Estimated read time: 2-3 minutes
NEW YORK (AP) — For Jeremy Pope, the idea of playing one of The Temptations was a daunting proposition. Thankfully, he got some advice and help from an original Temptation.
During rehearsals for the jukebox musical "Ain't Too Proud — The Life and Times of the Temptations," Otis Williams, the last original member, arrived to give his support.
"He just gave me the biggest hug and he said, 'You got it. You got it.' And he invited us to his hotel room, and we sat there for I think five hours and we just, he just told stories and talked," Pope said.
While doing his research, which included listening to the band's entire catalog and speaking to civil rights activist U.S. Rep. John Lewis, Pope made an important connection.
"I think one thing that I pay attention to now listening to the music is you can hear the struggle and the pain behind their voices and why they're singing the songs the way they are singing. And if you go back to a marker and go, what was happening in that year? You'll go, 'Oh, civil rights. Oh, segregation.'"
"Ain't Too Proud," which goes into Sunday's Tony Awards with 12 nominations, charts the rise, sacrifices and challenges facing the 1960s group that sang "Baby Love" and "My Girl." Audiences have noted its echoes with Black Lives Matter and racial tensions today.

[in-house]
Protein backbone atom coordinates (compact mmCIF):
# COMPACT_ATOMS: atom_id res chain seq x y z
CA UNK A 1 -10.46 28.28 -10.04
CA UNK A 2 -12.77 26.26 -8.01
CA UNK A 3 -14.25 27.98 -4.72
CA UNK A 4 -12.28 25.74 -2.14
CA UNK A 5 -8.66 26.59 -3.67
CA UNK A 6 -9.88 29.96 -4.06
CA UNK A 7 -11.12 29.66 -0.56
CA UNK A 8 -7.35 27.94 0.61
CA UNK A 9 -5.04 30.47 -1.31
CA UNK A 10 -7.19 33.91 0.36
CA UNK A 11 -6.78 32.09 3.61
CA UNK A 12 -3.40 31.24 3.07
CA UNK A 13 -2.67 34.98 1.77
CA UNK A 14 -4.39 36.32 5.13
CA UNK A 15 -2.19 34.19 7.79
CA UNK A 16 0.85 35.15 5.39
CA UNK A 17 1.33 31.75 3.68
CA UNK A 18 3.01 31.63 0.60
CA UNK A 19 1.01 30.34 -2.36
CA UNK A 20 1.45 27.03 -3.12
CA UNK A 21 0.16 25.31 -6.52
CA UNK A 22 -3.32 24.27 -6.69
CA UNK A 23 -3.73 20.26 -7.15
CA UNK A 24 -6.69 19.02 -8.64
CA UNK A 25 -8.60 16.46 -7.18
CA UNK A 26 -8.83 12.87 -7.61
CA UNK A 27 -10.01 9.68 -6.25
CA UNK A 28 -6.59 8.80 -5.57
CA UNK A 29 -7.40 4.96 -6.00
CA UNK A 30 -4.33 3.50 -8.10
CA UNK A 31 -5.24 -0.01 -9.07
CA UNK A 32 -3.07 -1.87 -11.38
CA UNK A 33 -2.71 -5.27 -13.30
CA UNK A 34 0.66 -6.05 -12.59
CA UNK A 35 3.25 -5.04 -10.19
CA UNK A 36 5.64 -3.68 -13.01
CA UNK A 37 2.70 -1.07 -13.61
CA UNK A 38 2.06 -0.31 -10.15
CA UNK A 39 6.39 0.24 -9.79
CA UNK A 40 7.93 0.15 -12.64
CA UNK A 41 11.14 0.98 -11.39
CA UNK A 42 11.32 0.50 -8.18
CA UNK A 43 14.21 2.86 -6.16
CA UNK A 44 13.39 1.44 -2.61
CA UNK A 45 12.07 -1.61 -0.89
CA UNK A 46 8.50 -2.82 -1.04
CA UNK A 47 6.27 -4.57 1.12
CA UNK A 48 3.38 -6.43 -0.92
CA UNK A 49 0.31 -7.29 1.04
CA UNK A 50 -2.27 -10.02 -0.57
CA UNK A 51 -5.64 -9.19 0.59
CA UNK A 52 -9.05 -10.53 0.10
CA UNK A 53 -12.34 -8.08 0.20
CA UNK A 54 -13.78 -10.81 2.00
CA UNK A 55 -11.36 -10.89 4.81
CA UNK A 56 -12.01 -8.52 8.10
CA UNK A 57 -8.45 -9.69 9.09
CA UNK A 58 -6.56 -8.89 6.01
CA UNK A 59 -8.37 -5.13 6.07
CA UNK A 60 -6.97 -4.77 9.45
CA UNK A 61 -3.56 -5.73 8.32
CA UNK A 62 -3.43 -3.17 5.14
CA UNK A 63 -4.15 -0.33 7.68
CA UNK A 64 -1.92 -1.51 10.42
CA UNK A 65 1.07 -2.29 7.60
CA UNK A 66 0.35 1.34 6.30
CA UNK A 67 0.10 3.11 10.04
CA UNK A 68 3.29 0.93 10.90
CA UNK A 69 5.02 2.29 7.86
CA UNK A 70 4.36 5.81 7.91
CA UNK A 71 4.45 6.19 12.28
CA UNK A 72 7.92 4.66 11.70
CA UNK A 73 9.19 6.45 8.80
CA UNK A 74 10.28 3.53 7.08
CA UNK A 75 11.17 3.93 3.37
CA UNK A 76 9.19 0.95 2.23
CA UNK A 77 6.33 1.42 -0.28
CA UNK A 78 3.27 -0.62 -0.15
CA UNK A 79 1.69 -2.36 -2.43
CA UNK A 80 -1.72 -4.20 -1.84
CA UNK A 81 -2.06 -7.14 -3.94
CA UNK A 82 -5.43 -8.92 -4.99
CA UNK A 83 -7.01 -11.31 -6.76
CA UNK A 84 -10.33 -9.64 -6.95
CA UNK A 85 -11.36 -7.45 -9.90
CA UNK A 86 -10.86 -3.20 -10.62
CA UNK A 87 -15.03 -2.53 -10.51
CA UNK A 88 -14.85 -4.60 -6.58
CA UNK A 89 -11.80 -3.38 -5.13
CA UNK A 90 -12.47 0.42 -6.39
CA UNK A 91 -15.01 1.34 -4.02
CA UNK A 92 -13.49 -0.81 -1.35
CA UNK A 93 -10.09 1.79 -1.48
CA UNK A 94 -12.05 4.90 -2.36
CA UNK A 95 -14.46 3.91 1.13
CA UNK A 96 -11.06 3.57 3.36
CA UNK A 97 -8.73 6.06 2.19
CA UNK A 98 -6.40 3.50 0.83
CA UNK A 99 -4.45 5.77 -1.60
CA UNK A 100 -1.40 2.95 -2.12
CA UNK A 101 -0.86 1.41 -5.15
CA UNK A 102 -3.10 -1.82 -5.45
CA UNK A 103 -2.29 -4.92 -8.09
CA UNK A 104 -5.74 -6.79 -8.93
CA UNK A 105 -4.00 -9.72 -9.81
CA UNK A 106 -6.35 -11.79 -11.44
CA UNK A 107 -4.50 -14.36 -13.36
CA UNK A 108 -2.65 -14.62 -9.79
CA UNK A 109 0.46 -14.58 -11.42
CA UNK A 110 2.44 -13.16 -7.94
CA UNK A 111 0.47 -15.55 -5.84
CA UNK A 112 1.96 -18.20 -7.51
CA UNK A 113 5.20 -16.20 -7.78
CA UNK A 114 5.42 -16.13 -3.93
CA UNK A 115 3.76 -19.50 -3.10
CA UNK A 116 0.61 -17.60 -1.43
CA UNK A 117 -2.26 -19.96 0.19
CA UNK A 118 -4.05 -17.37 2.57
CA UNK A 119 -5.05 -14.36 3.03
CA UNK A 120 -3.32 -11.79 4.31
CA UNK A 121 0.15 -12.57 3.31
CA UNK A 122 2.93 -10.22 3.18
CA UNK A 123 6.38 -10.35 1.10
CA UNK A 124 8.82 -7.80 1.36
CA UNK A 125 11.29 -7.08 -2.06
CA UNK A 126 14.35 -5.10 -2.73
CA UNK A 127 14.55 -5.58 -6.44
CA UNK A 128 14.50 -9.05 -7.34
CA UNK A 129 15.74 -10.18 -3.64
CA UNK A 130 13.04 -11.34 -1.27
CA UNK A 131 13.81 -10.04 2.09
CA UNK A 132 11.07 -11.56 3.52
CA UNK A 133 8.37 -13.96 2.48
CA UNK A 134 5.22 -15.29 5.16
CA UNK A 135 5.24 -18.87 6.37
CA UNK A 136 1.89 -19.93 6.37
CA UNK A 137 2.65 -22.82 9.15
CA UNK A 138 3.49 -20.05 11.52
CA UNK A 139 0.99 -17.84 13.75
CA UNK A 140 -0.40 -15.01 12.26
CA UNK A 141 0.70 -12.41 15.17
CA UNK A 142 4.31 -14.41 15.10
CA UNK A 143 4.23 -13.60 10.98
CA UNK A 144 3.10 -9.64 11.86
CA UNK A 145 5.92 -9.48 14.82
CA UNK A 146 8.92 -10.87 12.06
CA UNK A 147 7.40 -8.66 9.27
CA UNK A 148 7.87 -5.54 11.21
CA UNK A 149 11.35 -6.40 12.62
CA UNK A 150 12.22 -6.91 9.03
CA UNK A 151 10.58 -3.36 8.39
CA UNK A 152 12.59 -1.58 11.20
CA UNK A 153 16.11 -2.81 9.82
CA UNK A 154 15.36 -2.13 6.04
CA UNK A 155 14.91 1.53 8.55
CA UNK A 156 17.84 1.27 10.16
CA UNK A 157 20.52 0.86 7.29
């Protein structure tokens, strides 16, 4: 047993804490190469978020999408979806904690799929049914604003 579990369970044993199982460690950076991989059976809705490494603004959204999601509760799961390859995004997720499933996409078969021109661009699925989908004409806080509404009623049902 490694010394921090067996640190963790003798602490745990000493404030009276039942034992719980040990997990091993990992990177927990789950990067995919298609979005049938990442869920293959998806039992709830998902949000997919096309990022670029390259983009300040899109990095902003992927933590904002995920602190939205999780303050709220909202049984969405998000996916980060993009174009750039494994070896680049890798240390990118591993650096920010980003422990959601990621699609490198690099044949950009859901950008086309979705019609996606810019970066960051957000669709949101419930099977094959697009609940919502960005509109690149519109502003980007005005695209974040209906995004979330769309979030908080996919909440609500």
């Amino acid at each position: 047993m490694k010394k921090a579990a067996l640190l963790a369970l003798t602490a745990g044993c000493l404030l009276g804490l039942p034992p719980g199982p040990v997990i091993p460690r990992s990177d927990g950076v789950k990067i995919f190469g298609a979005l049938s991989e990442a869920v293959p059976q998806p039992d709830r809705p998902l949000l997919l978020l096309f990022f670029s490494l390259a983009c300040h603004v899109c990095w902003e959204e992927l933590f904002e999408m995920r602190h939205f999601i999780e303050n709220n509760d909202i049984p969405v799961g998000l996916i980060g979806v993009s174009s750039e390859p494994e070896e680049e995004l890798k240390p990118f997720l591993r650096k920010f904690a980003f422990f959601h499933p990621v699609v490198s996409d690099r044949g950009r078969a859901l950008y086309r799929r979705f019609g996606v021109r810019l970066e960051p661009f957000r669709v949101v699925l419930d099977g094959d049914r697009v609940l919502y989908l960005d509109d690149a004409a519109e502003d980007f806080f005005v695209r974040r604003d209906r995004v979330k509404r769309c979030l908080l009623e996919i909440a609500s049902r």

Pope, who plays group member Eddie Kendricks, marvels at the fact that The Temptations were becoming icons "in a time where they were unsure of their own safety."
For actor Ephraim Sykes, who plays David Ruffin, the reaction has also been deeply personal. One audience member came up after a show to tell Sykes that he would play "My Girl" when his daughter was born.
"This man cried in front of me, thinking about how much that song meant to him and that we brought it back for him in a real way," Sykes said.
Ruffin's grandson thanked the actors for teaching audiences "not just the Temptations' story but the story of our country."
Working on the show, Derrick Baskin, who plays Williams, learned the many stories behind the beautiful notes.
"Knowing their stories more it helps us to actually appreciate what they put into the music spiritually and emotionally that I think audiences actually gravitate toward," Baskin said.
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